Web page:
Humphrey’s predictions work because he leaves a variable open and works backward from his predicted result.

          • Bill Barman

            Thanks for the link. Here’s is another link that adds to the controversy.

            http://trueorigin.org/ca_rh_01.php

            So who are you going to believe? God’s Word and competent scientists who produces real results basing their science upon God’s Word? Or others who discredit the results posting their criticism on web sites DEVOTED to “rebutted assertions of those advocating intelligent design or other creationist pseudosciences” instead of through the same peer review process Humphreys had to jump through. (talk about shutting down dialog)

            What’s really interesting in Humphreys rebuttal of almost twenty years ago is what he has to say about theistic evolutionists who propagate the misinformation.

            Warning to readers — personal opinion follows: Personally, I’m choosing to believe God’s Word with or without what scientists say. But it’s pretty neat having smart brothers in Christ giving sound explanations of things I don’t have the intelligence to understand, accurately predicting what secular scientists are going to find. That adds another dimension to the very tiny cathedral in my mind where the faith – science dialog plays out.

          • ugluk2

            Creation pseudoscience exists to give fundamentalist lay people the illusion that science supports their belief system. The fact that you are happy with it means it is is performing its function, but this has nothing to do with real science.

          • http://thecuttingledge.com/ Phil Ledgerwood

            I don’t consider Humphreys a competent scientist, nor do I think young Earth creationism is based on God’s word, so I guess I’m going to go with the overwhelming testimony of the scientific community composed of Christians and non-Christians.

          • Bill Barman

            Phil and ugluk2

            Well I guess that settles it.

          • ugluk2

            Nothing is settled in a blog comment section, Bill. Do a serious study of geology or astronomy or both and then you’ll understand that the evidence overwhelmingly shows that the earth and universe are billions of years old. I don’t think you are under any obligation to do this, but then your opinion isn’t worth any more than mine is on some technical subject I have never examined. I don’t have opinions that contradict those of leading experts on cryptography, for instance, because I have nothing beyond a very slight knowledge of the subject.

          • Chris Falter

            Hi Bill –

            Humphreys states in his email that the graph was based in substantial part on “much other archaeomagnetic data I didn’t cite.” Yet he expresses disappointment that the unsourced data were questioned.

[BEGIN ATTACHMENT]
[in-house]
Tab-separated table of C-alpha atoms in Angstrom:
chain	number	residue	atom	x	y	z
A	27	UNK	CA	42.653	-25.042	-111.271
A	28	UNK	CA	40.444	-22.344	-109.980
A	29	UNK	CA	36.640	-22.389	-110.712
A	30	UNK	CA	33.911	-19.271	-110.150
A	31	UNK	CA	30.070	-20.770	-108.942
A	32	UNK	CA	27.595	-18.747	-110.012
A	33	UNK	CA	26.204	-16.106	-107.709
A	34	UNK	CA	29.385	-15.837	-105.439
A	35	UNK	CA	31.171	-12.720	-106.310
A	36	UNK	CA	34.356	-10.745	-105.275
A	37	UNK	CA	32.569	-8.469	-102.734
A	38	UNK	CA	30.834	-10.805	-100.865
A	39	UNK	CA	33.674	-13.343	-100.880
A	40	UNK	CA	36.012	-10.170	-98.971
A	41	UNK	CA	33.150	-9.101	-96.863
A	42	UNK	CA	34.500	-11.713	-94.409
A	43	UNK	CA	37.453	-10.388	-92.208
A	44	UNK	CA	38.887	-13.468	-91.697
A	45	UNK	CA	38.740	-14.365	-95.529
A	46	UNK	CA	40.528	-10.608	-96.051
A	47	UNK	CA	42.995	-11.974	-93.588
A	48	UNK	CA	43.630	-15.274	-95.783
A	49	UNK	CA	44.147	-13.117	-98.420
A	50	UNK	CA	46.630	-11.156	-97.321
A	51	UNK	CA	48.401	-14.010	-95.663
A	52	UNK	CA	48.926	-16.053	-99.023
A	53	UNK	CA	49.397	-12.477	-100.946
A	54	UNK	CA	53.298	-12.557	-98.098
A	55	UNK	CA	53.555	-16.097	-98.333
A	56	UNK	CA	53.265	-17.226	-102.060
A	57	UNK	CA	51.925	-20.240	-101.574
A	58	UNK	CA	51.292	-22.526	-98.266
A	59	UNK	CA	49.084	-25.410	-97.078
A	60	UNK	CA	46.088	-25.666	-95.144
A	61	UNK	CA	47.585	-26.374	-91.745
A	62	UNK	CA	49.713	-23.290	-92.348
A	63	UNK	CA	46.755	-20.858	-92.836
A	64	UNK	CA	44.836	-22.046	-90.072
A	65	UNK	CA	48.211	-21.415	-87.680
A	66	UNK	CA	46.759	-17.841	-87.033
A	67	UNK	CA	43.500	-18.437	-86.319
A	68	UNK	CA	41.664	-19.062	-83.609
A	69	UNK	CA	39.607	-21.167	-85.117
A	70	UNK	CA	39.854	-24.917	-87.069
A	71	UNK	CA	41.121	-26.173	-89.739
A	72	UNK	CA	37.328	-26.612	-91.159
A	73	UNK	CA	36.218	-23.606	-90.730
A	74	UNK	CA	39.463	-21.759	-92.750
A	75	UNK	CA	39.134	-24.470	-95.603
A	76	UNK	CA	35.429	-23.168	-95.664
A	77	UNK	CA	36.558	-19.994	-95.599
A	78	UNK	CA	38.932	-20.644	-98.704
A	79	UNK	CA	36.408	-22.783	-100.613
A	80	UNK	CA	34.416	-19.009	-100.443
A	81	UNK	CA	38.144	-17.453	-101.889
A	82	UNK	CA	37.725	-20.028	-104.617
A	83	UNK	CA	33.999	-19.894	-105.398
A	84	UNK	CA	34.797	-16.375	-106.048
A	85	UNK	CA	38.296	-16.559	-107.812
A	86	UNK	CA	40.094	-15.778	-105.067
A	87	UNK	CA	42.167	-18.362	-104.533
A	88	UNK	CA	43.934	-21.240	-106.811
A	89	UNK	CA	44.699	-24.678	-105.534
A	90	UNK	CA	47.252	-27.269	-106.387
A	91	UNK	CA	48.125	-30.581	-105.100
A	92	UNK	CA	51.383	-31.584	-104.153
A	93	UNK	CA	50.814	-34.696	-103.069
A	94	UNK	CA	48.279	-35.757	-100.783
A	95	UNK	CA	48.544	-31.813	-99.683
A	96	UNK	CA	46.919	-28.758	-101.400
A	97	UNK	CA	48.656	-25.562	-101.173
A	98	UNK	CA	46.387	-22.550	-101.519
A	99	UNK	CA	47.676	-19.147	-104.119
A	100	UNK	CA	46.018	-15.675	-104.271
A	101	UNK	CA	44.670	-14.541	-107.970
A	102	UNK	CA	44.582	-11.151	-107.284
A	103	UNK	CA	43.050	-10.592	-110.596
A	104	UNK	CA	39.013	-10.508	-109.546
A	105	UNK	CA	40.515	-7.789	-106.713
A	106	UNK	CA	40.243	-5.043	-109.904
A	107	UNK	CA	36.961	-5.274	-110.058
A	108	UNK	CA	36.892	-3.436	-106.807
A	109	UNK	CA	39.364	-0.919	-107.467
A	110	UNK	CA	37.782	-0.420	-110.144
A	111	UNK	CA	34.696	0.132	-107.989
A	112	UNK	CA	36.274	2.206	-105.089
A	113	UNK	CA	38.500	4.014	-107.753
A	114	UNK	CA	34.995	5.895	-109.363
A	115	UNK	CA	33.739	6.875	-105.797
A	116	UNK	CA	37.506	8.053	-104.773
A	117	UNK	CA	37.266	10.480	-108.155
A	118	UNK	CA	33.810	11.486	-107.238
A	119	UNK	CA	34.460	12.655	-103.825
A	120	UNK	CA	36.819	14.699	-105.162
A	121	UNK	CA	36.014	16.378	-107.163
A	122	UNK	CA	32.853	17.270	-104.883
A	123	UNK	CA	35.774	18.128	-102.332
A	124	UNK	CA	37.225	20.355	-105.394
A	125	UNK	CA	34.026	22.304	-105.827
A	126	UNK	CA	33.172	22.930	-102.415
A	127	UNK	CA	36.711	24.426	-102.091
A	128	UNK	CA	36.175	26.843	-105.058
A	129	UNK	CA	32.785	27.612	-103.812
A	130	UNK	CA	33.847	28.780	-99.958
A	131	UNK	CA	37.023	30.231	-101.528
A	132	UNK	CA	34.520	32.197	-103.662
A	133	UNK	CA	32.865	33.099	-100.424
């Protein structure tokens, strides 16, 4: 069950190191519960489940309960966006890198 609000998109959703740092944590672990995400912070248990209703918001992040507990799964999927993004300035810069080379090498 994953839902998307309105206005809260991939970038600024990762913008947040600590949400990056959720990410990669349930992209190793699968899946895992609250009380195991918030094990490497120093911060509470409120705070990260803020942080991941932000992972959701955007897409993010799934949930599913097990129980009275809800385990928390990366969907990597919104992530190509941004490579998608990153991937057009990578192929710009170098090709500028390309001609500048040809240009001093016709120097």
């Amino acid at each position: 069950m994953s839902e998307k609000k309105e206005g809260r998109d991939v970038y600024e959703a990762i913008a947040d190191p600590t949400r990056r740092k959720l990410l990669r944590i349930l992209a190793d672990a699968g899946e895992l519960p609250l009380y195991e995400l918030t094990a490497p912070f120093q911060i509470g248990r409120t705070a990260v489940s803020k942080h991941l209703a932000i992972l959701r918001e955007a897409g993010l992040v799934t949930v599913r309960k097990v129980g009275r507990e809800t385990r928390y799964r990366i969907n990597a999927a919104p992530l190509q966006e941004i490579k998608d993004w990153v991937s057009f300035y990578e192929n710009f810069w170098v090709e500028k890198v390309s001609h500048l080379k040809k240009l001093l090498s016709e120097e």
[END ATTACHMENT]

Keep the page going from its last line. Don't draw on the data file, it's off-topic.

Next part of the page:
He also states that he performed a “rightward compression of the timescale to compensate for a common error in carbon-14 dating due to ignorance of the effects of the Genesis flood.” So after compressing the data the data rightward to make it consistent with YEC C-14 dating–and inconsistent with everyone else’s C-14 dating–he discovers that his best-fit regression is consistent with YEC C-14 dating, and not with everyone else’s C-14 dating. Do you see why his methodology does not inspire confidence? First he alters the data to fit his assumptions, then he discovers that the analysis of the data fits his assumptions. This is not a shining example of how to do science.

            Finally, the major criticism of Humphreys’ model was that it was too credulous of ancient, imprecise measurements. These problem has existed as long as technology has been advancing. Christian proponents of literal interpretation of the Bible used to say the Bible was right and the heliocentric theory was wrong because heliocentrism predicted a parallax effect that was contradicted by observations. Then the scientific community got better telescopes, which produced more accurate observations that confirmed the parallax effect, and thus heliocentrism.

            The astronomers didn’t disprove the Bible, of course; theologians just had to update their interpretation of passages in Joshua and Psalms in a manner consistent with the scientific observations.

            Since more recent and reliable observations of the magnetic field have been made, the graph of the equatorial magnetic dipole moment has been essentially flat. The best fit regression is now a line of y=k where k is a constant. Humphreys’ dependence on unreliable data from inferior, ancient technology to generate an exponential decay regression is another reason why the overwhelming majority of the scientific community has not accepted his position.

        • Chris Falter

          The surface of Pluto has been exposed no more than 100 million years. That’s a long way away from proving, or even suggesting, that Pluto is only 7000 years old. 7000 is over four orders of magnitude smaller than 100 million.

          I recently listened to a 40-minute debate between Hugh Ross of Reasons to Believe and Jason Lisle of Answers in Genesis over the age of the universe. Ross spent a few minutes describing the overwhelming evidence that the universe is 13.8 billion years old. Lisle did not once in his approximately 20 minutes offer any scientific evidence against Ross’ analysis. His one and only point was that, based on the one and only possible interpretation of Genesis 1-3, God must have created the universe six to seven thousand years ago. Therefore, the evidence of a 13.8 billion year history is just apparent, not actual.

          Why did Lisle not dispute the science? I’m only speculating here, but I think he knew that Ross would instantly shred any scientific evidence he offered. Ross is a highly qualified and articulate astrophysicist, unlike the typical reader of a Pete Enns blog (Chris Falter raises his hand) or an Answers in Genesis book. Lisle had no ability to dispute the scientific evidence, so he instead decided to reinterpret it.